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The construction of the road was completed in the late winter of 2015. Before it was constructed there was only a dirt track in the village. The professor is also the Scientific Director of the Canada-Indian Research Centre of Excellence IC-IMPACTS which is based in UBC.
The main objective of this centre is to create collaborative projects that "develop and implement community-based solutions to the most urgent needs of each nation." Back in 2014, the team from this research centre interacted with panchayat members and the local community and elected Thondebavi for the trial run.
The project was declared success because it survived both Indian summer and monsoon without any problems. The road is only 100mm thick, which is 60% less thick than the standard Indian road. The reports suggest that the cost of laying out such a road is about 30% cheaper than the standard one.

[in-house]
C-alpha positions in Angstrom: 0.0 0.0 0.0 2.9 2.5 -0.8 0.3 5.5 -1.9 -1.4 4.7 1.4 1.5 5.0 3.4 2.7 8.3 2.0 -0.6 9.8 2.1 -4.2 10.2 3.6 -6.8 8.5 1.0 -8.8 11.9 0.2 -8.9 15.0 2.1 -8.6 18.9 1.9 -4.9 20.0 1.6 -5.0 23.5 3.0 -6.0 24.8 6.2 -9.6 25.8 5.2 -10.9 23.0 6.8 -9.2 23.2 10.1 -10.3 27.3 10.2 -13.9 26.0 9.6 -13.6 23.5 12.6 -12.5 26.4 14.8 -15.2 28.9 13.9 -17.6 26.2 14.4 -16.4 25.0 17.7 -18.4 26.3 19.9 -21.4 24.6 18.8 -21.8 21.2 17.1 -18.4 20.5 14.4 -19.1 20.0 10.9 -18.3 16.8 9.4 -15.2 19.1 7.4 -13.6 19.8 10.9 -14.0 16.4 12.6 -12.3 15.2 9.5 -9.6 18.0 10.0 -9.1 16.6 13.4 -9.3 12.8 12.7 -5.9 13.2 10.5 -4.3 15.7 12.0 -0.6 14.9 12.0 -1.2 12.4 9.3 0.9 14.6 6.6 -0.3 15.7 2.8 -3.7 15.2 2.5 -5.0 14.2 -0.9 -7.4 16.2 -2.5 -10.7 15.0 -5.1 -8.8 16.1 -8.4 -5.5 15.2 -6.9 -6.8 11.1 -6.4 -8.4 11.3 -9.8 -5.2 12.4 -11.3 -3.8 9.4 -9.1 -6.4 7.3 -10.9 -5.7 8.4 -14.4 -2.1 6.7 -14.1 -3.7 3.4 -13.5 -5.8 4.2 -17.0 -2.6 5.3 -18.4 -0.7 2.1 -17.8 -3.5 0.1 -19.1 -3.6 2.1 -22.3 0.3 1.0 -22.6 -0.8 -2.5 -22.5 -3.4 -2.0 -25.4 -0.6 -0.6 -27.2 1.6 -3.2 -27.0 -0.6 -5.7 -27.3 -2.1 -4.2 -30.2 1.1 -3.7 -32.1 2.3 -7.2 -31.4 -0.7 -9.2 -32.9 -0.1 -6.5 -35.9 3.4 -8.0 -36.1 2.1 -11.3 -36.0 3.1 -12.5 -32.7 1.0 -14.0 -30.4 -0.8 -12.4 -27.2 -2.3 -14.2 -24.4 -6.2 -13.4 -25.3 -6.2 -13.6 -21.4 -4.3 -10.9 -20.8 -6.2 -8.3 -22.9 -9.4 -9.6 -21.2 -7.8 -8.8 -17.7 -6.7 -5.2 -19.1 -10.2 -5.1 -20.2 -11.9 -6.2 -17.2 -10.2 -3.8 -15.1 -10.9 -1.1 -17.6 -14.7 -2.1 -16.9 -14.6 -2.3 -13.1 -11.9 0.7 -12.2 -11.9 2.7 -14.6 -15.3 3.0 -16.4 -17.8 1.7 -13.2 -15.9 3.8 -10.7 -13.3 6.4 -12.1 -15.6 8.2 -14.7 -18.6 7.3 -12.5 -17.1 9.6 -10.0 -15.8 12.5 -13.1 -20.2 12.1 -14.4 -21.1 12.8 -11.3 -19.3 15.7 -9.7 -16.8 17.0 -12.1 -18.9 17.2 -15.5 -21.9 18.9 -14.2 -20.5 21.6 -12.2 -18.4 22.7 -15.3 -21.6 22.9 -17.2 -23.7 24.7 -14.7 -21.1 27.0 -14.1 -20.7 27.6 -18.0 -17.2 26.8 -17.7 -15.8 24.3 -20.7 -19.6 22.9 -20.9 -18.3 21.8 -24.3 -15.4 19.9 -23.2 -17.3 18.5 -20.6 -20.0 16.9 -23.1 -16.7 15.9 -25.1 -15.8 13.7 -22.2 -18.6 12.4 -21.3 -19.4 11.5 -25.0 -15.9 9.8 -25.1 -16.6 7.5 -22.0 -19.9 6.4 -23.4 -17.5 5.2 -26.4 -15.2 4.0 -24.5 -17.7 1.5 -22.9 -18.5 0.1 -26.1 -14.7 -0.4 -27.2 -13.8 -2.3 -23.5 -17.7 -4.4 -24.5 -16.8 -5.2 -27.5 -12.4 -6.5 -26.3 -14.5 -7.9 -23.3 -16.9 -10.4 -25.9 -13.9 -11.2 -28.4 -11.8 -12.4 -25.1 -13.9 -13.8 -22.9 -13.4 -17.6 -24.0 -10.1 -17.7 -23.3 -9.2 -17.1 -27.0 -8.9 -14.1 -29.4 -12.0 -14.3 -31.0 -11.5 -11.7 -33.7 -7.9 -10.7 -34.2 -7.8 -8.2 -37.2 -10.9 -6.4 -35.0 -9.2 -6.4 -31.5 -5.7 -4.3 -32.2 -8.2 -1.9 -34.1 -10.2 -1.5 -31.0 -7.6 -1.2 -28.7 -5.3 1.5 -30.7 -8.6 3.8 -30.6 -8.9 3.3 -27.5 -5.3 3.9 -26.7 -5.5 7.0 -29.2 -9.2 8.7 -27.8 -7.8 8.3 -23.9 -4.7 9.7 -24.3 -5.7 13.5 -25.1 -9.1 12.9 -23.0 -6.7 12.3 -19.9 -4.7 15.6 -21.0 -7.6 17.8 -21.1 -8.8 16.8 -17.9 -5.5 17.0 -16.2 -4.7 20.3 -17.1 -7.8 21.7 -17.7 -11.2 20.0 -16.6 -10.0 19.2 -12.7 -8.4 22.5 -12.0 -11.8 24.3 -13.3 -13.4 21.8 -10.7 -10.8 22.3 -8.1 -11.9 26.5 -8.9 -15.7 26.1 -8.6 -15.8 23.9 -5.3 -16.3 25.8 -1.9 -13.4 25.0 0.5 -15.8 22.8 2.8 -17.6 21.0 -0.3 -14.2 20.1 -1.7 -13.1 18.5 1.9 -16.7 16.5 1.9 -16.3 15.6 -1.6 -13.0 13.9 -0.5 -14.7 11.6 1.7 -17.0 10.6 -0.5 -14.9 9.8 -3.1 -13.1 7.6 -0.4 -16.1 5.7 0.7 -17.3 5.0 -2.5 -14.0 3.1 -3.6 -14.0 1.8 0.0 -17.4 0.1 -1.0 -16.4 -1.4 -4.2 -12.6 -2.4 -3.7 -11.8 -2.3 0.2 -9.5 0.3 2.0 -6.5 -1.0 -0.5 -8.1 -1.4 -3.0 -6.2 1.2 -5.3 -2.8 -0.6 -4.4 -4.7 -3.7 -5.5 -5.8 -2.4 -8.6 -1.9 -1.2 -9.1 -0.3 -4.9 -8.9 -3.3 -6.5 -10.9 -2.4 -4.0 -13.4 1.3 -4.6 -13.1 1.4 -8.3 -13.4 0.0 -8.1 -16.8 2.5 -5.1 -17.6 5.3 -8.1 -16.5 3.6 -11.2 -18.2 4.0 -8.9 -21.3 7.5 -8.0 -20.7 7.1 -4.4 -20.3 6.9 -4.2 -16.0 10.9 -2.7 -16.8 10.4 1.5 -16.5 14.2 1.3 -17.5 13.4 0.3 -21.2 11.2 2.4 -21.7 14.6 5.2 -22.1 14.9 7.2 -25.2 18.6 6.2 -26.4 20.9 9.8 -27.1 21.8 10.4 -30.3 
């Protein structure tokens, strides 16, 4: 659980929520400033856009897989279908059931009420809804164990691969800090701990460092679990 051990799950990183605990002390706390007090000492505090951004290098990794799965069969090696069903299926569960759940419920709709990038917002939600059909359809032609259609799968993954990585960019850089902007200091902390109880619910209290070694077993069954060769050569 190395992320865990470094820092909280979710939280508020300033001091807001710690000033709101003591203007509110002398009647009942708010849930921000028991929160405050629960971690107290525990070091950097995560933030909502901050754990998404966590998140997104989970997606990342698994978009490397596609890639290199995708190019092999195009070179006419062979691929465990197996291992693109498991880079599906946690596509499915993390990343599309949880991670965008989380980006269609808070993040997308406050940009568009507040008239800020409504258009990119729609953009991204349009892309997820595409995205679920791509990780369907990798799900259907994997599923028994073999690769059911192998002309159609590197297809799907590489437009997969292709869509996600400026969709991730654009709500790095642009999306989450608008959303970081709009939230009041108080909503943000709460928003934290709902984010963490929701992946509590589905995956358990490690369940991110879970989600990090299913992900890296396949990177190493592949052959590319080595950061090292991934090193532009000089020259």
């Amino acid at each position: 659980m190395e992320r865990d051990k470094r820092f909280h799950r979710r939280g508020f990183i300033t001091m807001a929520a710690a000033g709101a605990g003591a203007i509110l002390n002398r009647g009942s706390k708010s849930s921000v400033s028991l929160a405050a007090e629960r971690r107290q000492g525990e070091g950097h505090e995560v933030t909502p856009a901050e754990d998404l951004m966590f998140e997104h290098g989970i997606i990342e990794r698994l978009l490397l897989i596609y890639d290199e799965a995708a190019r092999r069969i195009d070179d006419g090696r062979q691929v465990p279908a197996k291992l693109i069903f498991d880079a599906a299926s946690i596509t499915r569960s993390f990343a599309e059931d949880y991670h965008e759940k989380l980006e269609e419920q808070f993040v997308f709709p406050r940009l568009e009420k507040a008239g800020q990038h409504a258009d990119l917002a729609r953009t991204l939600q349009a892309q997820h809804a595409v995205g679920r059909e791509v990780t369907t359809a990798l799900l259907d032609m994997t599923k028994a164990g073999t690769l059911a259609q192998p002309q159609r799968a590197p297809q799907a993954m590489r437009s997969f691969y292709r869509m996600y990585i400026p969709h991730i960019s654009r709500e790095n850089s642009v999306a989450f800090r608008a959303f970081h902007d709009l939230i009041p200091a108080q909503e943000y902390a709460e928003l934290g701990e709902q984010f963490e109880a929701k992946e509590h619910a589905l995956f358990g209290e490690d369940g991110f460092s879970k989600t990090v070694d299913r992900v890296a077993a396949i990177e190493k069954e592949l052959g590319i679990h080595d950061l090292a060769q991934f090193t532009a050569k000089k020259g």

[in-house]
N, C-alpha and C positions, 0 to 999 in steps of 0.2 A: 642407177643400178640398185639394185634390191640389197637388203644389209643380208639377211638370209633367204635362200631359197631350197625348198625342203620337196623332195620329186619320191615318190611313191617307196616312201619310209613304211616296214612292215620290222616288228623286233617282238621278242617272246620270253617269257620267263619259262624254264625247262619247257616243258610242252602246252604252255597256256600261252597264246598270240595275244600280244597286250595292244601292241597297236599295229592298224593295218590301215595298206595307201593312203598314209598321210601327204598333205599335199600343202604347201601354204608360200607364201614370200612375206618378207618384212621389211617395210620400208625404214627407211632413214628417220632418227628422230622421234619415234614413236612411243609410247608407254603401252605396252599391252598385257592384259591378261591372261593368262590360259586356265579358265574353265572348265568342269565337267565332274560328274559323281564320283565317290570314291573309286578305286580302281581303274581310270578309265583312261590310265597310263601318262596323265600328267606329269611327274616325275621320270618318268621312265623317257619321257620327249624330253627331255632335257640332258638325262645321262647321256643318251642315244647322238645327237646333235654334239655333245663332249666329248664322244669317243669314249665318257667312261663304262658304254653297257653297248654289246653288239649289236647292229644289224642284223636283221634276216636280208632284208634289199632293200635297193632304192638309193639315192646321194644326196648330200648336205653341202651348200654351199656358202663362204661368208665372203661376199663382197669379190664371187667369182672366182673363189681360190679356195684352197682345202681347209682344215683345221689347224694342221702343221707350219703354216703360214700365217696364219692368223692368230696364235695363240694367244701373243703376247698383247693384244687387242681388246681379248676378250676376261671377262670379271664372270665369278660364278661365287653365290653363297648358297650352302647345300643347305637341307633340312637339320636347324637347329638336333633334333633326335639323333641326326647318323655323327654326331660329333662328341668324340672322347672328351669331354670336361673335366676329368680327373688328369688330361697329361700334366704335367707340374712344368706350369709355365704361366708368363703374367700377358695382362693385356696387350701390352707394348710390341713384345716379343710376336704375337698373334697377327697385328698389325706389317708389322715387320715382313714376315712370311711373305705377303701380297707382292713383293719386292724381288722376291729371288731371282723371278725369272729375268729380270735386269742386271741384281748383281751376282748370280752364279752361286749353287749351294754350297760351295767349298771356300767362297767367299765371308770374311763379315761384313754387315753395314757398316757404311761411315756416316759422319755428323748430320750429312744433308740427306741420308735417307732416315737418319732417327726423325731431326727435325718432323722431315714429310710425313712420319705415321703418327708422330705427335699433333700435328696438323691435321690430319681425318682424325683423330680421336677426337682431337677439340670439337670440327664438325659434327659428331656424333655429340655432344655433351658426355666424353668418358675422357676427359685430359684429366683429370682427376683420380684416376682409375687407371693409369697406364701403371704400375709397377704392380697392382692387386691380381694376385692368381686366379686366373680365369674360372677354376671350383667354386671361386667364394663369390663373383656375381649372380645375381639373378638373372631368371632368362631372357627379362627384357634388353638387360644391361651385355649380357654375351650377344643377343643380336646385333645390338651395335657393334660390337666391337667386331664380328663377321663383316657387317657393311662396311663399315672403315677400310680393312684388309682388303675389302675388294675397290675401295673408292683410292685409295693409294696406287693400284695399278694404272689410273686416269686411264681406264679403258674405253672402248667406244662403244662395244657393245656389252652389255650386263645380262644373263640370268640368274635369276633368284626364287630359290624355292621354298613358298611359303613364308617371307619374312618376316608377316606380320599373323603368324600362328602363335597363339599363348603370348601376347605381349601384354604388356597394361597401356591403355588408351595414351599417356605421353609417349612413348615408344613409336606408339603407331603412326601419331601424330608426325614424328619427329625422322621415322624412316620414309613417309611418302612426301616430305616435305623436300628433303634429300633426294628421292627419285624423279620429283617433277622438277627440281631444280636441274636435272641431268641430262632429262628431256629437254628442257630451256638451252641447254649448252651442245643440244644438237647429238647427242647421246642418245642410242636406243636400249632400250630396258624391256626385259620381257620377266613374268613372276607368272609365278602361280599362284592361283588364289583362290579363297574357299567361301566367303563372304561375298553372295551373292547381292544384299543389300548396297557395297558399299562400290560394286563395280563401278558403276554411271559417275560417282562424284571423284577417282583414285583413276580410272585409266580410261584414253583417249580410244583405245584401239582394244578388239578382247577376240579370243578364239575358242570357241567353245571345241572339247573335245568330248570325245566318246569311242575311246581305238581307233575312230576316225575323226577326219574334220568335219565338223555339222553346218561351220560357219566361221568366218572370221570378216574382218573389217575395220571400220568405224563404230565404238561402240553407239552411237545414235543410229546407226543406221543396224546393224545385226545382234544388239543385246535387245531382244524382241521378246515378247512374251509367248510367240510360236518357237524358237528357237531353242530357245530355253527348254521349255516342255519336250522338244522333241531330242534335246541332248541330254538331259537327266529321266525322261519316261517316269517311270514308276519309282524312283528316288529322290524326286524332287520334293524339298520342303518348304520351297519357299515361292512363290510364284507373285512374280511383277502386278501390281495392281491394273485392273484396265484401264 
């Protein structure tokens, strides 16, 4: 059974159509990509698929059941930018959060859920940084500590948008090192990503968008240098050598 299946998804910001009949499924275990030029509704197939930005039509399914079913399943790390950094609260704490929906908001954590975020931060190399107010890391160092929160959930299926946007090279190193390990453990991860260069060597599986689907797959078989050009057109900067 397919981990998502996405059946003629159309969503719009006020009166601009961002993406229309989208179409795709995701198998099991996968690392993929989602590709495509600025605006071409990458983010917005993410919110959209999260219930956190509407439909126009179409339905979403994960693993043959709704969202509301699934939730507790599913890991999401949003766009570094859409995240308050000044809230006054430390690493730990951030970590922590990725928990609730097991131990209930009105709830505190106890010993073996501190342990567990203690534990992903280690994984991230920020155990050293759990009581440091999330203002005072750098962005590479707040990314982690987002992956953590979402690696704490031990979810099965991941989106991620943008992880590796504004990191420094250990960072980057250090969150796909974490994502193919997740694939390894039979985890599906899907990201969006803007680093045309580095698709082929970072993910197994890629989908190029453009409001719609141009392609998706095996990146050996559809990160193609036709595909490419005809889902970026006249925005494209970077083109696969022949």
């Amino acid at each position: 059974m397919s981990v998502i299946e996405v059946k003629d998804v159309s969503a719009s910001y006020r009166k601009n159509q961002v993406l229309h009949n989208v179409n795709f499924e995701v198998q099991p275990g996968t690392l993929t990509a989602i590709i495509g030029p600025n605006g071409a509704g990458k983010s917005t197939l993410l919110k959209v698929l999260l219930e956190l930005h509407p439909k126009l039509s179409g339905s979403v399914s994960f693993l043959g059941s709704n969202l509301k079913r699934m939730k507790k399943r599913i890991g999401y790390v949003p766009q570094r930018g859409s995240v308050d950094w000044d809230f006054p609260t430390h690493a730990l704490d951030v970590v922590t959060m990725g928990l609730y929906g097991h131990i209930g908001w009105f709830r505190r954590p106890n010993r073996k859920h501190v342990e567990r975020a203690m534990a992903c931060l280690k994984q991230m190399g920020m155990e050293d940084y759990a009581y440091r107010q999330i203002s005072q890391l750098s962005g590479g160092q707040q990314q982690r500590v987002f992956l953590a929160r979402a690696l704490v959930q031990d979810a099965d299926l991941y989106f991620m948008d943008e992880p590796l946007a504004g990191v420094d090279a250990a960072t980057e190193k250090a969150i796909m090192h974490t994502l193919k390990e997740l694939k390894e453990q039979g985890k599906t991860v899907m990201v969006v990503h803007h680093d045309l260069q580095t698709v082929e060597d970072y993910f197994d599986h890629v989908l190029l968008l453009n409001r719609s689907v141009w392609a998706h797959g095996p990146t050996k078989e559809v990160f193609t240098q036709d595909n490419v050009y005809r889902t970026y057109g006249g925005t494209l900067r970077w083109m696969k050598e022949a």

When cement is used to create the road, it will release greenhouse gases. To prevent this negative effect, 60% of the cement was replaced with fly ash. The most amazing thing is that the road comes with built-in crack healing technology.
Professor Nemkumar told The Hindustan Times about this technology, "These are fibres which have a hydrophilic nano-coating on them. Hydrophilia means they attract water and this water then becomes available for crack healing. Every time you have a crack, you always have unhydrated cement and this water is now giving it the hydration capability, producing further silicates which actually closes the crack in time."
The professor also believes the road remain sturdy for another 15 years. This is a good news, because according to reports, Indian requires around 2.4 million km of roads in rural areas. He also said that the Ministry of Road Transport and Highways has shown interest for a highway demonstration project.
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